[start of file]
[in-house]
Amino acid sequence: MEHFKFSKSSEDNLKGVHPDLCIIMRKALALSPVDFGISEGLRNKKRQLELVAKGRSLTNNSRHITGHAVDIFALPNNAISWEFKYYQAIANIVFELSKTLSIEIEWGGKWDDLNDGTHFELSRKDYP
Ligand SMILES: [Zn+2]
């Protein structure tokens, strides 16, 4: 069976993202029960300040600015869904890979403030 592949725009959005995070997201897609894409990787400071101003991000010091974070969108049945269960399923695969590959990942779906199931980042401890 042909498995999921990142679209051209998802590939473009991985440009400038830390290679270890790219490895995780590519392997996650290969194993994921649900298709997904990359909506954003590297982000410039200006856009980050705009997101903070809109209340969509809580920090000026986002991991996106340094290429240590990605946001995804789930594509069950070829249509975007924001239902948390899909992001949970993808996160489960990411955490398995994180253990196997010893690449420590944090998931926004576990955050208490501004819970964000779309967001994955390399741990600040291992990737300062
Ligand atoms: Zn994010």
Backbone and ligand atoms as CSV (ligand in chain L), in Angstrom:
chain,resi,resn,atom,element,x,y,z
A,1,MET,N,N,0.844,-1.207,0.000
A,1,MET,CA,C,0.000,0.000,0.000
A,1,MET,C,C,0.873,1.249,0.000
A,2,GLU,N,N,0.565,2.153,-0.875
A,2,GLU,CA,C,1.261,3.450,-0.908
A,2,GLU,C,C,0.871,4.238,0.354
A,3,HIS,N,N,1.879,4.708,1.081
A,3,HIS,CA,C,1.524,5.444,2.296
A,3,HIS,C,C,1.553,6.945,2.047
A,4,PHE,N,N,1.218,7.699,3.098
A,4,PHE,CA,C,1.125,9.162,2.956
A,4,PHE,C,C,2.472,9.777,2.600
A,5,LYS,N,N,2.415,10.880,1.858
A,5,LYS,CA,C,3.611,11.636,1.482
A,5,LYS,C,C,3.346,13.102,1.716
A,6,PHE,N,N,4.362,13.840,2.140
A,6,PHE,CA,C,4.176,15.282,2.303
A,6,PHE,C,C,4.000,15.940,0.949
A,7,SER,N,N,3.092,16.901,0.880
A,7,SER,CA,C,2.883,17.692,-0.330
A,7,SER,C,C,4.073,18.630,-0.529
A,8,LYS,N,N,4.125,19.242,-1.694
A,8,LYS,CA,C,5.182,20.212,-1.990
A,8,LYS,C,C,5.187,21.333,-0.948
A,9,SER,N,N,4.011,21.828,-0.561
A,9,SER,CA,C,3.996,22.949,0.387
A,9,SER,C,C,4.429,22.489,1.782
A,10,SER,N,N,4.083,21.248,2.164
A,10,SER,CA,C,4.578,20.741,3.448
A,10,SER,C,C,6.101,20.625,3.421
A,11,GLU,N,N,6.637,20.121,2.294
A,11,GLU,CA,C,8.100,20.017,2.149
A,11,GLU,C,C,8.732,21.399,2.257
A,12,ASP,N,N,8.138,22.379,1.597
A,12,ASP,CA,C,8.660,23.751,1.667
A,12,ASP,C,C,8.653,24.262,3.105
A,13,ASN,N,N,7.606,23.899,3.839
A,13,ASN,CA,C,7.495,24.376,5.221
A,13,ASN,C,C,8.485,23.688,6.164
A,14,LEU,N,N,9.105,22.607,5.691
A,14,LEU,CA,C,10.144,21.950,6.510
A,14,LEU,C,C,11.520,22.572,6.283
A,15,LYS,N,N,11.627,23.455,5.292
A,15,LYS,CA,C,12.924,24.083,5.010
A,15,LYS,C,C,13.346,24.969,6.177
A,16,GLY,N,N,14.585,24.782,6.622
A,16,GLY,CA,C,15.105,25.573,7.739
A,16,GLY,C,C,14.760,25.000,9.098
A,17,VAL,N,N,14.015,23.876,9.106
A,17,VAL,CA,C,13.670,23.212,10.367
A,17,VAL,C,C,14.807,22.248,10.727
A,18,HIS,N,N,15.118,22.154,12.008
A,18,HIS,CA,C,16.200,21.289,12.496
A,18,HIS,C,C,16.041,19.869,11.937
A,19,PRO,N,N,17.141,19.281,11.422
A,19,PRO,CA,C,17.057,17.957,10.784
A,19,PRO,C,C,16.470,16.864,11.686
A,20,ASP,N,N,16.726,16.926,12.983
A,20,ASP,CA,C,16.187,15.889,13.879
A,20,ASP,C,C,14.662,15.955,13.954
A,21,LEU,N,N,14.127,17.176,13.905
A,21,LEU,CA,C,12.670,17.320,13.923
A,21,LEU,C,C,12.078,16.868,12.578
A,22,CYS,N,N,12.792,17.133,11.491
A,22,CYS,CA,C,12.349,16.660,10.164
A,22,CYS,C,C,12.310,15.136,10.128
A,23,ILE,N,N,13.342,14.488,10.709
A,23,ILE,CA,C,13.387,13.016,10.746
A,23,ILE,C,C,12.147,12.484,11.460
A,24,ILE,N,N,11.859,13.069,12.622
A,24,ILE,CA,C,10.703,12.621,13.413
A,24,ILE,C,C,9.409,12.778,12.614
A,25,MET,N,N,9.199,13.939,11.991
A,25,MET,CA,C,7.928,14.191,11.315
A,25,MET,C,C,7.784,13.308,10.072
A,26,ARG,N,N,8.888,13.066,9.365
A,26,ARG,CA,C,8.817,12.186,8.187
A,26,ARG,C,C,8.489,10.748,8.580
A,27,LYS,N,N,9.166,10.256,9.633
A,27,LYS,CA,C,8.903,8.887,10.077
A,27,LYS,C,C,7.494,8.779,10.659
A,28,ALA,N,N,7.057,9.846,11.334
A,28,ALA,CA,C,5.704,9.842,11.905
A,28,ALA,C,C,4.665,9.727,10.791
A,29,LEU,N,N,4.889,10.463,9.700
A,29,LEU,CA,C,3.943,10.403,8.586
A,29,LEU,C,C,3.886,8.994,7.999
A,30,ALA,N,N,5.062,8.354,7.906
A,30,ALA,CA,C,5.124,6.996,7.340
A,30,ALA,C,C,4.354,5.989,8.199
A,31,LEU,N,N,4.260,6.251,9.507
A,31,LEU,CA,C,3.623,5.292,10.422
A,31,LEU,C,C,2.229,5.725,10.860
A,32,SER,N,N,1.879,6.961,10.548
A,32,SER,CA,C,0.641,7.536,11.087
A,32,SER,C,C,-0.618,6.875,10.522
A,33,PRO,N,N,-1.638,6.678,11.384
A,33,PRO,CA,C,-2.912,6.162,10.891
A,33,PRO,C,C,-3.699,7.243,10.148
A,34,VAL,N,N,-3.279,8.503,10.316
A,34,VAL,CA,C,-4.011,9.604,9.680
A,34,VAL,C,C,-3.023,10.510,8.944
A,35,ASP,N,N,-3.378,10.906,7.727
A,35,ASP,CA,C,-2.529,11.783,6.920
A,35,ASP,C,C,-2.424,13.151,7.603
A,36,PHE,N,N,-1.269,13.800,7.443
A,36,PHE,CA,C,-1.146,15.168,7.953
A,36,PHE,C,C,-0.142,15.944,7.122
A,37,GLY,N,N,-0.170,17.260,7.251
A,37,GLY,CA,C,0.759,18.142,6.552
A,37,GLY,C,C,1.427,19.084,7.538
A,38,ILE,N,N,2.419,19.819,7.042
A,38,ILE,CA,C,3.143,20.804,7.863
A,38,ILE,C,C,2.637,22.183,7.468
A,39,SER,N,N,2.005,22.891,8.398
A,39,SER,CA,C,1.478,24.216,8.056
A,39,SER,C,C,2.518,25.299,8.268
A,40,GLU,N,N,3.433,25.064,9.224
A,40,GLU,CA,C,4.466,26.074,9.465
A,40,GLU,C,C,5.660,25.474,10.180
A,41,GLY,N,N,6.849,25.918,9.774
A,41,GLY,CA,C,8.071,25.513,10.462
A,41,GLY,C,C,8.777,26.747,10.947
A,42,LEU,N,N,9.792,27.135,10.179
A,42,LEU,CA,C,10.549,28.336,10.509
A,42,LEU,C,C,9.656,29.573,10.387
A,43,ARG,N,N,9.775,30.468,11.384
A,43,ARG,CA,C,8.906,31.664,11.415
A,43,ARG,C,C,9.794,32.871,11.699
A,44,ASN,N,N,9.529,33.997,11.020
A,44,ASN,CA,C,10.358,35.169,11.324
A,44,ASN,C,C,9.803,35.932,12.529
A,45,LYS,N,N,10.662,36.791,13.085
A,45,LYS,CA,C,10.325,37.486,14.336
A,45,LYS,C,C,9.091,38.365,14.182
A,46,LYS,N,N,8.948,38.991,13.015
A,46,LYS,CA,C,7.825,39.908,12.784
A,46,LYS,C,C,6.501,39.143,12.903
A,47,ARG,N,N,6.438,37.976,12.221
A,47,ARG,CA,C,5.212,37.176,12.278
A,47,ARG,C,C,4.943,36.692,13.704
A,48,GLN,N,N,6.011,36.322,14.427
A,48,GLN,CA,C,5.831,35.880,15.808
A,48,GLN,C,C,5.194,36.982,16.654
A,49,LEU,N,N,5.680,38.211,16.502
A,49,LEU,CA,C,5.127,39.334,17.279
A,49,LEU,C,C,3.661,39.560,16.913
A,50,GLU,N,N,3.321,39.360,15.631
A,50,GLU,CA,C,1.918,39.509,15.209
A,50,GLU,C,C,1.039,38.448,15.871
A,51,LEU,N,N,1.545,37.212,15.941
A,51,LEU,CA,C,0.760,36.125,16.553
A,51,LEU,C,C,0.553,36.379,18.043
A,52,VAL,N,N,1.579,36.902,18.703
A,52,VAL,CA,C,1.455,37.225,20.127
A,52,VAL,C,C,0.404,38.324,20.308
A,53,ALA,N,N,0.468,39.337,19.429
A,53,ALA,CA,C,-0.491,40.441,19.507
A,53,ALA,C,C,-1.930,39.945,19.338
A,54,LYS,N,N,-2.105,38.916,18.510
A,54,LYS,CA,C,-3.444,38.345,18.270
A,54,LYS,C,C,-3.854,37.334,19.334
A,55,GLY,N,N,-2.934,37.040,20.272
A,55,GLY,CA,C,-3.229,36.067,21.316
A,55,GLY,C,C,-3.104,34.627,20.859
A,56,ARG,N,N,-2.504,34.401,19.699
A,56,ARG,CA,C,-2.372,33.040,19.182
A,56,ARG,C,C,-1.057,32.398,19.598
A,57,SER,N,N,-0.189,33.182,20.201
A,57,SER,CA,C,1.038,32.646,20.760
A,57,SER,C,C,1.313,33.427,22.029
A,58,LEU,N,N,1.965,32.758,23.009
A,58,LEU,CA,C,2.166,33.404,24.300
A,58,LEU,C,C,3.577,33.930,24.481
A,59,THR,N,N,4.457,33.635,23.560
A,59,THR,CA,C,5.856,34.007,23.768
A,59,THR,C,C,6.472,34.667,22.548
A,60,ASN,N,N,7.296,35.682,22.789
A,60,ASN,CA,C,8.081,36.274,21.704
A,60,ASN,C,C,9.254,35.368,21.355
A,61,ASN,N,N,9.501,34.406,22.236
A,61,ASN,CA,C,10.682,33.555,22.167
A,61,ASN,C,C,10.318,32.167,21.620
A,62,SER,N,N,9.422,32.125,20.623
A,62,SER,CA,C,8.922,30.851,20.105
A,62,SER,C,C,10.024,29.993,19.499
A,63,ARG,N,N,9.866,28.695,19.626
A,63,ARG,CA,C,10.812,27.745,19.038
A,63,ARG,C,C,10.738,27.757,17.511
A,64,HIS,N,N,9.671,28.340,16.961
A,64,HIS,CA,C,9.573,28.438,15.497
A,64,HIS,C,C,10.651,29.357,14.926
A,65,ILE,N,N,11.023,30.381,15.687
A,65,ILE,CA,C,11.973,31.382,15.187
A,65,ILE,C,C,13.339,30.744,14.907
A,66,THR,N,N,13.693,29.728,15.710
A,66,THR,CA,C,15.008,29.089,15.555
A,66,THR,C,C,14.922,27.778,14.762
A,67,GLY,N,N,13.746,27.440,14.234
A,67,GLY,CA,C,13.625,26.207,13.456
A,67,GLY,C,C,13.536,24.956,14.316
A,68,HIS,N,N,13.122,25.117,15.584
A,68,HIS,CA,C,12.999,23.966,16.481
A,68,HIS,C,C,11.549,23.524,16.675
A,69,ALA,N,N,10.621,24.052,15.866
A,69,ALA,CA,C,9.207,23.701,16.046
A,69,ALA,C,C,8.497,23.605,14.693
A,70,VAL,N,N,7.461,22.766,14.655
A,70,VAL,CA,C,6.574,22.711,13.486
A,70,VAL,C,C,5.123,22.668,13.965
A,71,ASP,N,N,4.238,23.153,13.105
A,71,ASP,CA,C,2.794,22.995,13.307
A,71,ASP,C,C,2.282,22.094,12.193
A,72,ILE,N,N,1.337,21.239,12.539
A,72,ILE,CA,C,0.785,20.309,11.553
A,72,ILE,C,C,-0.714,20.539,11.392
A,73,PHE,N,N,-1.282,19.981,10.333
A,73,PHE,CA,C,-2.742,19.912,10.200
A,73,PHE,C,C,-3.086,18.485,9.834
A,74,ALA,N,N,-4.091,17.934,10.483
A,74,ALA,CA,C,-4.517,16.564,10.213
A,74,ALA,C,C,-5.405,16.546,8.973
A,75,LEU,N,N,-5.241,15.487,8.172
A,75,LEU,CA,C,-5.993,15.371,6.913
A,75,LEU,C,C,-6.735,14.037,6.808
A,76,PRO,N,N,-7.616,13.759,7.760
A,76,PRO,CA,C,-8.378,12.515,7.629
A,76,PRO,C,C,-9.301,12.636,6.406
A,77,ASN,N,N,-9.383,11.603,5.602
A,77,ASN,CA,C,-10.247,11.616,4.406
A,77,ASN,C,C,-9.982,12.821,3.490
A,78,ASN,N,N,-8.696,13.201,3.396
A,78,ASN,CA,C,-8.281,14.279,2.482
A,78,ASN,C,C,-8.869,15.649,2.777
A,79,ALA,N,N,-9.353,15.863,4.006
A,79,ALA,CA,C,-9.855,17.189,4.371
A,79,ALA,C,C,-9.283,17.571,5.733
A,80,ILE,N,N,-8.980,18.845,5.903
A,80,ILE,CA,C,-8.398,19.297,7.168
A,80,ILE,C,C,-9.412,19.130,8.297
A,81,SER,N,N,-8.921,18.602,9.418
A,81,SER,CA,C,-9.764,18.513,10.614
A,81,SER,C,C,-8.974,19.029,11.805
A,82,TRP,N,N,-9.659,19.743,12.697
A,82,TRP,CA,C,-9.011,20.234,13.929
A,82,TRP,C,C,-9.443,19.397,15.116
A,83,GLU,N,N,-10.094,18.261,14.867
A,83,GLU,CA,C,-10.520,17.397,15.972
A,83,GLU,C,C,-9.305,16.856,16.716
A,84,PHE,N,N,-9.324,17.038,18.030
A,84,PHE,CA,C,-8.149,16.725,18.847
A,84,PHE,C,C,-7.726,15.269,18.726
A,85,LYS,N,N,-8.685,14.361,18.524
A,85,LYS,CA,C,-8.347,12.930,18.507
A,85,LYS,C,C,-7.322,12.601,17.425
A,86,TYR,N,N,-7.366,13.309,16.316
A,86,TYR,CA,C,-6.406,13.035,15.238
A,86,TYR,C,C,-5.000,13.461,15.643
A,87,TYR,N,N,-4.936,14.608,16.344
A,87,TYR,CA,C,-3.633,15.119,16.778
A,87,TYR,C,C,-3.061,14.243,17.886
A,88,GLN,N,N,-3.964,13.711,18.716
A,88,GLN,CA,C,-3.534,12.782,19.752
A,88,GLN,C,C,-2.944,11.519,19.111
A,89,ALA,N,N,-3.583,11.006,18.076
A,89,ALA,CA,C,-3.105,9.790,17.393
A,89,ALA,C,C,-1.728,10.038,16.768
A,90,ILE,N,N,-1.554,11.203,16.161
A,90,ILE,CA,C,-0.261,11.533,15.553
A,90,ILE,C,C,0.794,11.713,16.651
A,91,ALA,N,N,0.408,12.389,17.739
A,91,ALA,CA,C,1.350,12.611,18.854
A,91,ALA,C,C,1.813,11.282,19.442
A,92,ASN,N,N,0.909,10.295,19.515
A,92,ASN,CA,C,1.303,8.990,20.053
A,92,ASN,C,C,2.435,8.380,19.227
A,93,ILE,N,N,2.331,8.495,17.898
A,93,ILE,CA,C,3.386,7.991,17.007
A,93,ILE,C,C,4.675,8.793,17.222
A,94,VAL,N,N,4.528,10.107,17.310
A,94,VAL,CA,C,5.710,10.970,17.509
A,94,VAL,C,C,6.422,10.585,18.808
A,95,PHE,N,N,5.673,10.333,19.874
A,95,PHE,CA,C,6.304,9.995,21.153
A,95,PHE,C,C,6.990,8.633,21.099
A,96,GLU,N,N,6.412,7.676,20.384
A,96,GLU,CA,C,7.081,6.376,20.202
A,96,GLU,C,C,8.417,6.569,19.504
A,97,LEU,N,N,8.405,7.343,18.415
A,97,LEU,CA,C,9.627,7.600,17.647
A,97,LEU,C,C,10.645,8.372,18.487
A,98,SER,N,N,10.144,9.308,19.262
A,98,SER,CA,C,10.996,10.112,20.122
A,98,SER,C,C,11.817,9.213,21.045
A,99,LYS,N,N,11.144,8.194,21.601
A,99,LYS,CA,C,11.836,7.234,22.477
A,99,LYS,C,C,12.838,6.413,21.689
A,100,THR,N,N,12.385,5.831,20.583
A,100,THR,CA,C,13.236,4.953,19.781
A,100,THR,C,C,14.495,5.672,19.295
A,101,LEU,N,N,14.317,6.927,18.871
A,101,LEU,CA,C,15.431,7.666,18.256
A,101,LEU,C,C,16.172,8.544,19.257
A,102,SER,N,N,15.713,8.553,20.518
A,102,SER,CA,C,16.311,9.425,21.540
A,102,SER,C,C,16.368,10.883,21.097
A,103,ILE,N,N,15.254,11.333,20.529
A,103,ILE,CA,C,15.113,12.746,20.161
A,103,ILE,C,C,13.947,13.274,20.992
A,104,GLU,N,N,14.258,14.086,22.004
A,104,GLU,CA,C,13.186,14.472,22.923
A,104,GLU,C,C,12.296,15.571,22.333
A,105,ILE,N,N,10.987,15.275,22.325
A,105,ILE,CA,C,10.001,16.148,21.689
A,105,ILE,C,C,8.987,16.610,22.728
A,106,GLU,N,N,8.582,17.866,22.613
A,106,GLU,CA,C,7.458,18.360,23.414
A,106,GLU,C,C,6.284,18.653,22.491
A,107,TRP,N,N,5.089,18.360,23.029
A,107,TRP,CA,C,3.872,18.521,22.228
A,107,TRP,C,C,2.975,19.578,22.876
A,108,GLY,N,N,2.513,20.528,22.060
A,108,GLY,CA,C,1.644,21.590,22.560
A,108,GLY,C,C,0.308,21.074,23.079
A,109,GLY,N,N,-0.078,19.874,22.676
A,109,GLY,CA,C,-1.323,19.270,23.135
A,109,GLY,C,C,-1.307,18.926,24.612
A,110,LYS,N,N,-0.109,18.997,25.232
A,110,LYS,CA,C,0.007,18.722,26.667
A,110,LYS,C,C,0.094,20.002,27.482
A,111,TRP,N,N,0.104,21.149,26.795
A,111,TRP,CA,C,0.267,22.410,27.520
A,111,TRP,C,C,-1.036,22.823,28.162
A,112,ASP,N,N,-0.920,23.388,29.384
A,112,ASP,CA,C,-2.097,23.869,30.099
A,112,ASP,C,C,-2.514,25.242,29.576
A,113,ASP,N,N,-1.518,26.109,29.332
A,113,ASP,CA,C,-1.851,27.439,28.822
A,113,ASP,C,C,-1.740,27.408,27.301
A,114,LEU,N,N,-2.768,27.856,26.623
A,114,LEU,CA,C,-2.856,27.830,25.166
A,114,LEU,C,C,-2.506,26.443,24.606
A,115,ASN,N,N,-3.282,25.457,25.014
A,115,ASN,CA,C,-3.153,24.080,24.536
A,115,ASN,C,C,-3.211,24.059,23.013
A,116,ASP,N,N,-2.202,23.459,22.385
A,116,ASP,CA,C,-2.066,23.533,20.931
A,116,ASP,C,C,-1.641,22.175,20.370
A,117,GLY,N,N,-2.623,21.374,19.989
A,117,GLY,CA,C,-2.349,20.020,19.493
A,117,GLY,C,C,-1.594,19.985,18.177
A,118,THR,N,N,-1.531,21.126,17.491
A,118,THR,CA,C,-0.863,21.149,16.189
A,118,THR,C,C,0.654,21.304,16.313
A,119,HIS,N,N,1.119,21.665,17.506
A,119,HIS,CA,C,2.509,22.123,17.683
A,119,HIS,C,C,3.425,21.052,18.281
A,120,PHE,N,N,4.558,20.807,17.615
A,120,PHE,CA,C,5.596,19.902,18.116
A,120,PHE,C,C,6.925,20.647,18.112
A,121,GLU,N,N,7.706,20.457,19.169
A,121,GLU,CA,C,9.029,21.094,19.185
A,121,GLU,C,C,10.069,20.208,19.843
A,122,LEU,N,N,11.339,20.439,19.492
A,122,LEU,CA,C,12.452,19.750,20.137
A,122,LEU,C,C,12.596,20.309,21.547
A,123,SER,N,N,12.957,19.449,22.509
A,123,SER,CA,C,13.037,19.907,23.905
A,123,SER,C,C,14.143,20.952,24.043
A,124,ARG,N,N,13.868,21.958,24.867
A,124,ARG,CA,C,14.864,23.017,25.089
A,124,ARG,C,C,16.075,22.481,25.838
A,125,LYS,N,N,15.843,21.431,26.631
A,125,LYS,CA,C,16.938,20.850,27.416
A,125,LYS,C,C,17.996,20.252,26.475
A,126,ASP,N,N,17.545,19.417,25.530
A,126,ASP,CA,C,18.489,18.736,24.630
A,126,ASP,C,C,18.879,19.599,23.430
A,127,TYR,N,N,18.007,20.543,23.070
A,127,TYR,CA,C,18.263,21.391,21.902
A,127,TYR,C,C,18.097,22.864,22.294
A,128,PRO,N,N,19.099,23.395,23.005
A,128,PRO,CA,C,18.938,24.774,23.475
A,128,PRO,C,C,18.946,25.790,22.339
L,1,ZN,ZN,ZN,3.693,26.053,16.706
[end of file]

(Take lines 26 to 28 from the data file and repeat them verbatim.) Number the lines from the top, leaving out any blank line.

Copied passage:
A,7,SER,N,N,3.092,16.901,0.880
A,7,SER,CA,C,2.883,17.692,-0.330
A,7,SER,C,C,4.073,18.630,-0.529